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PIEZO1 in sickle cell disease: Role in erythrocyte and inflammatory cell function

Grant number: 20/06133-6
Support type:Regular Research Grants
Duration: December 01, 2020 - November 30, 2022
Field of knowledge:Biological Sciences - Pharmacology - Biochemical and Molecular Pharmacology
Cooperation agreement: Université de Lyon (UDL)
Principal researcher:Nicola Amanda Conran Zorzetto
Grantee:Nicola Amanda Conran Zorzetto
Principal researcher abroad: Philippe Connes
Institution abroad: Université Claude Bernard Lyon 1, France
Home Institution: Centro de Hematologia e Hemoterapia (HEMOCENTRO). Universidade Estadual de Campinas (UNICAMP). Campinas , SP, Brazil
Assoc. researchers: Céline RENOUX ; Elie Nader ; Fernando Ferreira Costa ; Flávia Costa Leonardo ; Nicolas Guillot ; Philippe JOLY
Associated scholarship(s):21/03686-7 - PIEZO1 in sickle cell disease: role in erythrocyte and inflammatory cell function, BP.TT

Abstract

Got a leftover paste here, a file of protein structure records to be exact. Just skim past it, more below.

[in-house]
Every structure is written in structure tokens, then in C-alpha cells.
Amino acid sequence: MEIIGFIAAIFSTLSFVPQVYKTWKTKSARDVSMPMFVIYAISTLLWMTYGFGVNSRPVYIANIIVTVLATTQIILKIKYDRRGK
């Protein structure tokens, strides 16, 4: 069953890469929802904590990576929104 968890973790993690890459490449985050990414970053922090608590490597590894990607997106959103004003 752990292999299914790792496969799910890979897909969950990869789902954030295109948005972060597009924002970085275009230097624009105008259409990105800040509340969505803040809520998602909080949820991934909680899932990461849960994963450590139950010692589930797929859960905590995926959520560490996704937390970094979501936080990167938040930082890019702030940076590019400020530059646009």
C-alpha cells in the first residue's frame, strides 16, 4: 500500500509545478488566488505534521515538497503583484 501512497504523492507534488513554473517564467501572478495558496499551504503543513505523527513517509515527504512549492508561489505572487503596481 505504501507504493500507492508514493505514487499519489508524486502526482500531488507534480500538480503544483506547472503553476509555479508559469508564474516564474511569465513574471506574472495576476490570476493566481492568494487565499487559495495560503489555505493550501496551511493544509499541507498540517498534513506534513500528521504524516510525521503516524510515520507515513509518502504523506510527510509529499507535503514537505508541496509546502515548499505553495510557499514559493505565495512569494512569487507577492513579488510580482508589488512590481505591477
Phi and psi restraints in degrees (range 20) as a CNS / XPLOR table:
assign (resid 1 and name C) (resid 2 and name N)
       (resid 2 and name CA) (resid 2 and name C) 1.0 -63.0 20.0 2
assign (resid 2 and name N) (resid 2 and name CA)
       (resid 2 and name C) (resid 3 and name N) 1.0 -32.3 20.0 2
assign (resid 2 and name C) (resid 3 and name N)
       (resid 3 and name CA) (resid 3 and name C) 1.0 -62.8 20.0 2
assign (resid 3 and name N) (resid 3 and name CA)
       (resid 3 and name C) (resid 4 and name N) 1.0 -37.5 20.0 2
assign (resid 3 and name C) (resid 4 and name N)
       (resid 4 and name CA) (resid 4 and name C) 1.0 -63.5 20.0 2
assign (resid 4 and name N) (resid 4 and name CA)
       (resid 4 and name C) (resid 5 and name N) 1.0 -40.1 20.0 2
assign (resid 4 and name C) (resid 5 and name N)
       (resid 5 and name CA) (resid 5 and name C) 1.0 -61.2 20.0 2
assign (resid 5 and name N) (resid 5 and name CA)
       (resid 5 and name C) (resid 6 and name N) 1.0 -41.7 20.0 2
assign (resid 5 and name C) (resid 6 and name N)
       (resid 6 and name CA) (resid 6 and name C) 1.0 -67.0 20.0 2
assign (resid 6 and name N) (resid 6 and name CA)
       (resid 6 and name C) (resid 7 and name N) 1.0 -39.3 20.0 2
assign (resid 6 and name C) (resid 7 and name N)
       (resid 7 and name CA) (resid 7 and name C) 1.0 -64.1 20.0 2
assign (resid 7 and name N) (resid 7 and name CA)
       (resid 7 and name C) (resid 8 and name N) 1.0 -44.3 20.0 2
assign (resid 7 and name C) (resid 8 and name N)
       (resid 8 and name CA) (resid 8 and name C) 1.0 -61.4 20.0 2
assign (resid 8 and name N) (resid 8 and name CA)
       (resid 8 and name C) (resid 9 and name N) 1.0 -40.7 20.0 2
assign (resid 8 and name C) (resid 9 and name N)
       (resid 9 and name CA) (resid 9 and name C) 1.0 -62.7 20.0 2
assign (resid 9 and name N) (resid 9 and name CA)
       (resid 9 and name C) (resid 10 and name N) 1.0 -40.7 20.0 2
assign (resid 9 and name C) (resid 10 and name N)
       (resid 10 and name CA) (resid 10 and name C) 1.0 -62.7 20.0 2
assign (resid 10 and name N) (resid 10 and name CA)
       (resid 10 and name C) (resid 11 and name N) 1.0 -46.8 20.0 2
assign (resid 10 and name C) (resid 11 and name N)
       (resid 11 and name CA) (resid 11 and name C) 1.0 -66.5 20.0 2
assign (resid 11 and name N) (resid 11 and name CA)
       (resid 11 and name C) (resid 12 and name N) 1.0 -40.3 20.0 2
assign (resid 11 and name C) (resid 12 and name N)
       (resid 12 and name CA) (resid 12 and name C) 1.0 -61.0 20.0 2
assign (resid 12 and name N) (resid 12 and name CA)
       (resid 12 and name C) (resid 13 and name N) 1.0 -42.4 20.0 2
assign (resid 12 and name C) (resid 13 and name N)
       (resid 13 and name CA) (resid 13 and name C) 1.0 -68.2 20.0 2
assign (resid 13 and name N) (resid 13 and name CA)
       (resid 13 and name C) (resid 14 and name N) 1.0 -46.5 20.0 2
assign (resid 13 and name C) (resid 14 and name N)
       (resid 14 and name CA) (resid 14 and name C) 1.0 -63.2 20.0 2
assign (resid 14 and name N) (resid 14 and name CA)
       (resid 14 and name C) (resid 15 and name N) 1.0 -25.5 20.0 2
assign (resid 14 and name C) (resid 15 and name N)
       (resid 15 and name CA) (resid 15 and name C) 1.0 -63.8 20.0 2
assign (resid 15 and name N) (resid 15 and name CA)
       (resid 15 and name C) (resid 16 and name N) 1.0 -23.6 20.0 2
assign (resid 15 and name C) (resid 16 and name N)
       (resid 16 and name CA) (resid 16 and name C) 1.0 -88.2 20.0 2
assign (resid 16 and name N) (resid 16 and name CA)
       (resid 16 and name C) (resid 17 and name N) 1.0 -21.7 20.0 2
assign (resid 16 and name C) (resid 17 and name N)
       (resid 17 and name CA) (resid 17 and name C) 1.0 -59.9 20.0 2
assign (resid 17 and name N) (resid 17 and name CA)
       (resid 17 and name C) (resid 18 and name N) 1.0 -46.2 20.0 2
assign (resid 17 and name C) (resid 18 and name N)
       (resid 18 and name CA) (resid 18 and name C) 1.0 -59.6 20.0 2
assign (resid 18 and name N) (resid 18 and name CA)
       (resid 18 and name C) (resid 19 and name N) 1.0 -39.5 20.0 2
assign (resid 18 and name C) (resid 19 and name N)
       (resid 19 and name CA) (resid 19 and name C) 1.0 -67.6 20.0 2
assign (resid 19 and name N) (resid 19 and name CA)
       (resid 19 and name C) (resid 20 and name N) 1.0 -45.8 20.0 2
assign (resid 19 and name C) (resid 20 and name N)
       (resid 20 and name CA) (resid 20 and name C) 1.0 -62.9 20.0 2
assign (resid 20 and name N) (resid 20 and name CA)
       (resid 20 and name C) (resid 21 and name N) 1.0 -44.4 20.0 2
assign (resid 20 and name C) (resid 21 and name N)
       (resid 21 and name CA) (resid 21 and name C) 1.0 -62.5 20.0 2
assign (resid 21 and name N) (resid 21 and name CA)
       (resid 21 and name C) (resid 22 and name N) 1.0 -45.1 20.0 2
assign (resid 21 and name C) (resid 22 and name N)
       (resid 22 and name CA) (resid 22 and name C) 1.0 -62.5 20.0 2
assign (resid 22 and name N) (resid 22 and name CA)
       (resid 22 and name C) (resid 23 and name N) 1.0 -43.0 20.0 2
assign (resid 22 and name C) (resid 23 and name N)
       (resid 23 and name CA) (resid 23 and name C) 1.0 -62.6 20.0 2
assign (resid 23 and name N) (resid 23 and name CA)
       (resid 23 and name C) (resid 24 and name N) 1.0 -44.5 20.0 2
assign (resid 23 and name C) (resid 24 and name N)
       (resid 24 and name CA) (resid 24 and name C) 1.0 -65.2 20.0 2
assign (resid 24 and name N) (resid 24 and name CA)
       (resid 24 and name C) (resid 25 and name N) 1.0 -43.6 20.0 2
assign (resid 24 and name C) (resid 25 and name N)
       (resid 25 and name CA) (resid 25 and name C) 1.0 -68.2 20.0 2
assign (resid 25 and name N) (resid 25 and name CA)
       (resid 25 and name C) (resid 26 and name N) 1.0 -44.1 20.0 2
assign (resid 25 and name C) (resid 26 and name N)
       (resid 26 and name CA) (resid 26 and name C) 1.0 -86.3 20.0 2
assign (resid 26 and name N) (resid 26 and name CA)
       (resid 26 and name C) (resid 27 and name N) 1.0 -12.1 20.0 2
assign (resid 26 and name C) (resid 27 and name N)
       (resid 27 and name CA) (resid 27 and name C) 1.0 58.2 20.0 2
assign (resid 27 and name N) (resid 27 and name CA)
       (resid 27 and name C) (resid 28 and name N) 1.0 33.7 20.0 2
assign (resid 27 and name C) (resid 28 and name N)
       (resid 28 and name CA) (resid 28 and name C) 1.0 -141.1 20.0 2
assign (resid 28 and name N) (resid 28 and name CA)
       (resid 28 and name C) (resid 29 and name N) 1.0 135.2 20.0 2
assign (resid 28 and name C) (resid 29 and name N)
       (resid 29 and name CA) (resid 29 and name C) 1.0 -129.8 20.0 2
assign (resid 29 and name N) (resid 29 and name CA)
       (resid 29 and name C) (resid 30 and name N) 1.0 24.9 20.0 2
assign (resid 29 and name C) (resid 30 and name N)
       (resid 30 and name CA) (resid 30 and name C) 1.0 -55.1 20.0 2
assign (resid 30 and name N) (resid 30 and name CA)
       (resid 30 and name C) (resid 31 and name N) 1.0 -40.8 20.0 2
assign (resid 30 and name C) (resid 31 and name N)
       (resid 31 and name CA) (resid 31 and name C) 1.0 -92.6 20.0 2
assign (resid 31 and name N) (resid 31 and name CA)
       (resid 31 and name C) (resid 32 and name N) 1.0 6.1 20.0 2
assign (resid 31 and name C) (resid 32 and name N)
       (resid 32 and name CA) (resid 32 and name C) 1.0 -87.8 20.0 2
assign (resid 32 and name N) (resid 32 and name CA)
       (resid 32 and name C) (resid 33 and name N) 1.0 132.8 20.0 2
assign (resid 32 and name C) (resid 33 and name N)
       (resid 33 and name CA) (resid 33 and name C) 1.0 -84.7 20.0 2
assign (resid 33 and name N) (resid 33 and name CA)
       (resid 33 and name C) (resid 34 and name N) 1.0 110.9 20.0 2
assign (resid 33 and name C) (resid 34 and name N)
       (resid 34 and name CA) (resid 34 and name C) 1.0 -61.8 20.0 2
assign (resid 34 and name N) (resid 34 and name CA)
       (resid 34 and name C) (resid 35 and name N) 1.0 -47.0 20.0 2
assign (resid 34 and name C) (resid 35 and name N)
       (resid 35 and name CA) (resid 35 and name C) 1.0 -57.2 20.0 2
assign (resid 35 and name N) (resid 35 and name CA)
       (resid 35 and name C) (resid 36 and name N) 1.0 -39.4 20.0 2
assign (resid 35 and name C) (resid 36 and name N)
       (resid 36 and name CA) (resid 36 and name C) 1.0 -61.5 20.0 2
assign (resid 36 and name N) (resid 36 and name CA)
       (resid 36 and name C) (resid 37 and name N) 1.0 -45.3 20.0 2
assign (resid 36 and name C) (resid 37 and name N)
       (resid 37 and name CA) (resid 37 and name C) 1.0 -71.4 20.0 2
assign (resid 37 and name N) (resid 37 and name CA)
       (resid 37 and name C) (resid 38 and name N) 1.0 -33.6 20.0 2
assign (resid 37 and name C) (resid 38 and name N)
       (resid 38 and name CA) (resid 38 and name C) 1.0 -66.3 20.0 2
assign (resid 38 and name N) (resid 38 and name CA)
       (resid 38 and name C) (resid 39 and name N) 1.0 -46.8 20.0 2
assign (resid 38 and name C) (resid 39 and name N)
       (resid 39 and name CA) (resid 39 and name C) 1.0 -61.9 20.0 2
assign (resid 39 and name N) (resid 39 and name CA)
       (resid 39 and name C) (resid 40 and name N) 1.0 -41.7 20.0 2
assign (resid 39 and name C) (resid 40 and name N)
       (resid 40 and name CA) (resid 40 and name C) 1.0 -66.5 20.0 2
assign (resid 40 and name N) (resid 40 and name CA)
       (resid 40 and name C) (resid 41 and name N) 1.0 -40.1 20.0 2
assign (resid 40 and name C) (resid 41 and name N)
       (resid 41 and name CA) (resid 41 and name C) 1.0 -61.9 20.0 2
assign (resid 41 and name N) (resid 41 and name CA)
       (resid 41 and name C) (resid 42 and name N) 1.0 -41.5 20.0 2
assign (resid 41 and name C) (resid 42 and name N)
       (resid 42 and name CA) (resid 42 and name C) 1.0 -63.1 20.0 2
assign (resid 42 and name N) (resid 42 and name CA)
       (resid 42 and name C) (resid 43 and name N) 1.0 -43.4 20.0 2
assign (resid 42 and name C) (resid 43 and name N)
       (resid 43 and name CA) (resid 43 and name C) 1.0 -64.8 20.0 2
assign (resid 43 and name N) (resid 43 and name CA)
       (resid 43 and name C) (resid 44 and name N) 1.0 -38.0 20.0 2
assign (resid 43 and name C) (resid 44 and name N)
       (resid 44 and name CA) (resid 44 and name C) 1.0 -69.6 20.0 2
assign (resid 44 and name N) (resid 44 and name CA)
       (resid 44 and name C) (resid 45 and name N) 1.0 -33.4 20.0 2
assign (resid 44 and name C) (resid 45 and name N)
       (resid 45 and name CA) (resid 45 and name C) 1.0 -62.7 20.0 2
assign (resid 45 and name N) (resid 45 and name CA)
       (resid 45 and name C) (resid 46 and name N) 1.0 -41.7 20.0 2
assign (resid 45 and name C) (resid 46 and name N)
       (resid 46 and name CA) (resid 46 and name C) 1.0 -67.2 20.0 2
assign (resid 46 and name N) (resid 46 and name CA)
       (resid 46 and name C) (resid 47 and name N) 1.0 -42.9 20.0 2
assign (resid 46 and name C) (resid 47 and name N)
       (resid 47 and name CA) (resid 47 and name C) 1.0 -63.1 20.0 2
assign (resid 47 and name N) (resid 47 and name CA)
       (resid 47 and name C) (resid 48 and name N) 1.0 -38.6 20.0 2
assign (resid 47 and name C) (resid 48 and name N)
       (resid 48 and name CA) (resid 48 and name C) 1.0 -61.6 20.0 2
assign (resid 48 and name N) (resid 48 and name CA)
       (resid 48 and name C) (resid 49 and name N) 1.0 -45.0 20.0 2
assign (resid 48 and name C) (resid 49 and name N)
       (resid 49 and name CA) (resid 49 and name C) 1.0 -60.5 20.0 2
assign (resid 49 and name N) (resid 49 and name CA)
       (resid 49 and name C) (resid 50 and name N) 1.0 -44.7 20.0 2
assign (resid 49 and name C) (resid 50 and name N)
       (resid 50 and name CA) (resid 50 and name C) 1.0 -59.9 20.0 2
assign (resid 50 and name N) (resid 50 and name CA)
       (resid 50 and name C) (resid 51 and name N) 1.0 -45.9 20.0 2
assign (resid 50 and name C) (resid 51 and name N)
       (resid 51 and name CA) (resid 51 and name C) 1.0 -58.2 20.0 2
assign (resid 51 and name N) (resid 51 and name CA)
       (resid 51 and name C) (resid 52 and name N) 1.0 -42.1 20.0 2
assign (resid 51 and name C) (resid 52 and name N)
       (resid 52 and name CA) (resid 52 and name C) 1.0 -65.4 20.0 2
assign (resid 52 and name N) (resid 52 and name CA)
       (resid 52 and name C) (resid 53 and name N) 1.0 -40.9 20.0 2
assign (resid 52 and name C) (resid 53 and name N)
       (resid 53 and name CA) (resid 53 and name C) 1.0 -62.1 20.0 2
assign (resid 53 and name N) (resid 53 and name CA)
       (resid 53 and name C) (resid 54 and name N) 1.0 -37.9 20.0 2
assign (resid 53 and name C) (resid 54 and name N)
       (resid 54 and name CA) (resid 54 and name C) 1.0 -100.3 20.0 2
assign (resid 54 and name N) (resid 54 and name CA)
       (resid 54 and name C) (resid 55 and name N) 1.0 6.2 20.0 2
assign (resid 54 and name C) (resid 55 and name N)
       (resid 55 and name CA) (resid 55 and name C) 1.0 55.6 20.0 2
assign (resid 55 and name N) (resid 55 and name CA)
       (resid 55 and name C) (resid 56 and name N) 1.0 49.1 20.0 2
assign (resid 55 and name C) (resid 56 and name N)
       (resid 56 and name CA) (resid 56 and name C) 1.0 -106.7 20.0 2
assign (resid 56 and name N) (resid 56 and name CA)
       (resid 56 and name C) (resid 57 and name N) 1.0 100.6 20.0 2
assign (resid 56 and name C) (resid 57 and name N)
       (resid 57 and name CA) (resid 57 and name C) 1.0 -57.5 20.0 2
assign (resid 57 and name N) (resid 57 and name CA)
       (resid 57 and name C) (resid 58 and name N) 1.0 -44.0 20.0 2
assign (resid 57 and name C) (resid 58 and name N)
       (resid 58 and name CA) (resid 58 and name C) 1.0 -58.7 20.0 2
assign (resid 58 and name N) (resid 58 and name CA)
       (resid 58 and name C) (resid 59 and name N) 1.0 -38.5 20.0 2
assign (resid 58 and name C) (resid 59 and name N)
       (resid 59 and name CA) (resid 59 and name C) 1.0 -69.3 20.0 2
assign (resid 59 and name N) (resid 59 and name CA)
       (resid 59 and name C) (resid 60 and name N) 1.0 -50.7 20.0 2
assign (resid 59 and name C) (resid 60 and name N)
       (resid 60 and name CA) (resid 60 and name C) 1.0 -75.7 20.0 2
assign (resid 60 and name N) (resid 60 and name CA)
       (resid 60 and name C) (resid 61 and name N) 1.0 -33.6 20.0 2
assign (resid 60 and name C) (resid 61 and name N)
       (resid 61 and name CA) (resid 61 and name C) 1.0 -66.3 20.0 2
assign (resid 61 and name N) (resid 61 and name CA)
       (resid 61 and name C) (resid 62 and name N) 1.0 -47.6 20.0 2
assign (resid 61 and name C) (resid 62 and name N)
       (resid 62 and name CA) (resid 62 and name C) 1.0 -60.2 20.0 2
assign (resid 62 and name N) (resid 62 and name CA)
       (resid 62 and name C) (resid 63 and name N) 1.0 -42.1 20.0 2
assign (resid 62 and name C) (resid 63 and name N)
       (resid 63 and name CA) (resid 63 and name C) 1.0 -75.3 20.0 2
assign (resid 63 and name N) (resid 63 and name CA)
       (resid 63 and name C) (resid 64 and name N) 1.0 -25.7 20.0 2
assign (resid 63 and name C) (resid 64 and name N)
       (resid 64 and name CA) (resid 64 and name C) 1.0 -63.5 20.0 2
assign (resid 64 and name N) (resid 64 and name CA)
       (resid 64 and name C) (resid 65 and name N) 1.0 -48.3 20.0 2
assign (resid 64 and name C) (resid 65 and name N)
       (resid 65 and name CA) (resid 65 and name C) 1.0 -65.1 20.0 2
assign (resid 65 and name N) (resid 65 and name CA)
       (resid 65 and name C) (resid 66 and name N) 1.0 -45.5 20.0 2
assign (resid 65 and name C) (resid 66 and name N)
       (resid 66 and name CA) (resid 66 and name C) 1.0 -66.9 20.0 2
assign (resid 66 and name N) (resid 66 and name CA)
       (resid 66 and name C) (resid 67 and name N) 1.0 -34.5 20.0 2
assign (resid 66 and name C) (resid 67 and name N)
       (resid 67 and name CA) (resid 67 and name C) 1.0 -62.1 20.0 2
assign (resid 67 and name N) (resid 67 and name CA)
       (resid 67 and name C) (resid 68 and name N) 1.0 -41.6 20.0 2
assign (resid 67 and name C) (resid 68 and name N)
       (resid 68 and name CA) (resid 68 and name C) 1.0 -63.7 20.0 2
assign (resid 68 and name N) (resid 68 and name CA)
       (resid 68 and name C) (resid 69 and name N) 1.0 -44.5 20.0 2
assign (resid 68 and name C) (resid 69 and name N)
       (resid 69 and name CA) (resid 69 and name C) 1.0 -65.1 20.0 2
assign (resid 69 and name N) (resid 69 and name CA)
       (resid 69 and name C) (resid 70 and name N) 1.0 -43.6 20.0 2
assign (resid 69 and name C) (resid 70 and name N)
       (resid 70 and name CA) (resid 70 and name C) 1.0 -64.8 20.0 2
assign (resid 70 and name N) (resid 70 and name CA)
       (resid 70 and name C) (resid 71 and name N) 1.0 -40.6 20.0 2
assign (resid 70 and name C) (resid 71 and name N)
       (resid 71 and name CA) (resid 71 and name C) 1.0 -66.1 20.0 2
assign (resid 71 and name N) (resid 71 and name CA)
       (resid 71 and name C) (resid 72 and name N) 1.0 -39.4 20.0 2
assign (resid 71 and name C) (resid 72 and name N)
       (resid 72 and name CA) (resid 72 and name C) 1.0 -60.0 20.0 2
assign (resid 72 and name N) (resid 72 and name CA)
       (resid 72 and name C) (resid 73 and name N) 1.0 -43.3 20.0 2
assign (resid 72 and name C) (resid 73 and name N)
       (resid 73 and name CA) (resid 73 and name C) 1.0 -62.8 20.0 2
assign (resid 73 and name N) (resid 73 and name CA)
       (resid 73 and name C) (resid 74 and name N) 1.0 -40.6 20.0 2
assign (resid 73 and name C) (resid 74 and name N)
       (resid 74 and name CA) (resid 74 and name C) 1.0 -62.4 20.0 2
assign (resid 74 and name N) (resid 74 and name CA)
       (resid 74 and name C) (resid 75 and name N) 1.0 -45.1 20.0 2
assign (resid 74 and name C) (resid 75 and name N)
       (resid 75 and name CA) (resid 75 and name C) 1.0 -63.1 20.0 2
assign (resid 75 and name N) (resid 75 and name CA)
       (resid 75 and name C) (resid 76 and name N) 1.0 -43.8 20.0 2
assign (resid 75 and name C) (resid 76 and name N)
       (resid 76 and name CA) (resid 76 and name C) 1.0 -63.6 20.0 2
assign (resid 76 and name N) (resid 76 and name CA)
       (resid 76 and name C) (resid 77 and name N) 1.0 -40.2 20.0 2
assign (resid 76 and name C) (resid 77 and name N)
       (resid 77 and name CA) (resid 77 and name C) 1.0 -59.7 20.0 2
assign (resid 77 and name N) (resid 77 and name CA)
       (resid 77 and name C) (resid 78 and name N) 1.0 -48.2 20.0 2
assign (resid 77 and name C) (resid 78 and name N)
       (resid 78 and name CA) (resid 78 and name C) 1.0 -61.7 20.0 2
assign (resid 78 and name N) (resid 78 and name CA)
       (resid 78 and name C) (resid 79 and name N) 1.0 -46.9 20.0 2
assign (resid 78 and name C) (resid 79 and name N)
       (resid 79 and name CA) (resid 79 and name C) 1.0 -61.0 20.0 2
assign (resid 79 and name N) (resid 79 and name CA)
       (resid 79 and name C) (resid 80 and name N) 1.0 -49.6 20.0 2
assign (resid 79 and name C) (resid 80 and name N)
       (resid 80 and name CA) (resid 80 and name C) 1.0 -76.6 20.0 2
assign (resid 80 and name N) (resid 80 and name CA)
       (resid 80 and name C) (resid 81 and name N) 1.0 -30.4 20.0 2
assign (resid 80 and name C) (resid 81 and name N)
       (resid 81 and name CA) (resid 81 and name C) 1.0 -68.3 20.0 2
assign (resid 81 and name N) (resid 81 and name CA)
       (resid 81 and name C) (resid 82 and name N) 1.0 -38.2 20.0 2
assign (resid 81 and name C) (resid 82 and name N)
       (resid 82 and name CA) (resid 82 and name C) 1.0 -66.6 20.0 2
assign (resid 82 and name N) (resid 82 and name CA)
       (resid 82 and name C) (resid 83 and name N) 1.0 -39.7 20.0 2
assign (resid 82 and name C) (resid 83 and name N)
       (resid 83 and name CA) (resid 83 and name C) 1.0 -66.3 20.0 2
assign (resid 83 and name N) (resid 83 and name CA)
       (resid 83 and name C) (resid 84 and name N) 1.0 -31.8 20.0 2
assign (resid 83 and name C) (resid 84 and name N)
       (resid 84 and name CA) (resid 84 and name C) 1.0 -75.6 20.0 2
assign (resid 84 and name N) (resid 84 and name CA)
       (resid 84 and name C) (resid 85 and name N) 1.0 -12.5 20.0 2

Abstract: Sickle cell disease (SCD) is a group of inherited disorders, caused by mutations in the gene encoding ²-globin. The disease causes alterations in the hemoglobin molecule, resulting in altered red blood cell (RBC) properties and shape, and the destruction of these cells in the circulation, leading to anemia and other complications. The pathophysiological changes incurred from this alteration result in the several acute and chronic complications associated with the disease, including frequent painful vaso-occlusive episodes, auto-splenectomy, acute chest syndrome, priapism, pulmonary hypertension, leg ulcers, nephropathy, retinopathy, hepatopathy, osteonecrosis and cerebral stroke. Piezo1 is a protein with mechanosensitive properties that is involved in the cellular influx of calcium (Ca2+). Genetic mutations that increase sensitivity to Piezo1 have been shown to be responsible for hereditary xerocytosis, a disorder in which RBCs are severely dehydrated. In addition, Piezo1 plays an important role in cellular homeostasis in endothelial cells and platelets. Platelets and leukocytes are highly activated in SCD, promoting chronic and systemic oxidative and inflammatory stress in this disease, two factors involved in the development of acute complications and chronic organ damage. The aim of this project is to characterize the role of Piezo1 in 1) the dehydration of RBCs, sickling, eryptosis and adhesion; and in 2) the activation and adhesion of leukocytes and platelets in SCD. Molecules to modulate Piezo1 activity and high-tech methodologies (Imaging and classic flow Cytometry, microfluidic approaches, oxygen gradient ektacytometry, electrophysiology) available in the two partners' locations will be used to determine and describe the role that Piezo1 could play in RBC alterations and inflammation in SCD, and more generally in the pathophysiology of this disease. We anticipate that the results generated by this project could help in identifying a new molecular candidate for therapeutic approaches, in order to improve the health status of the patients. (AU)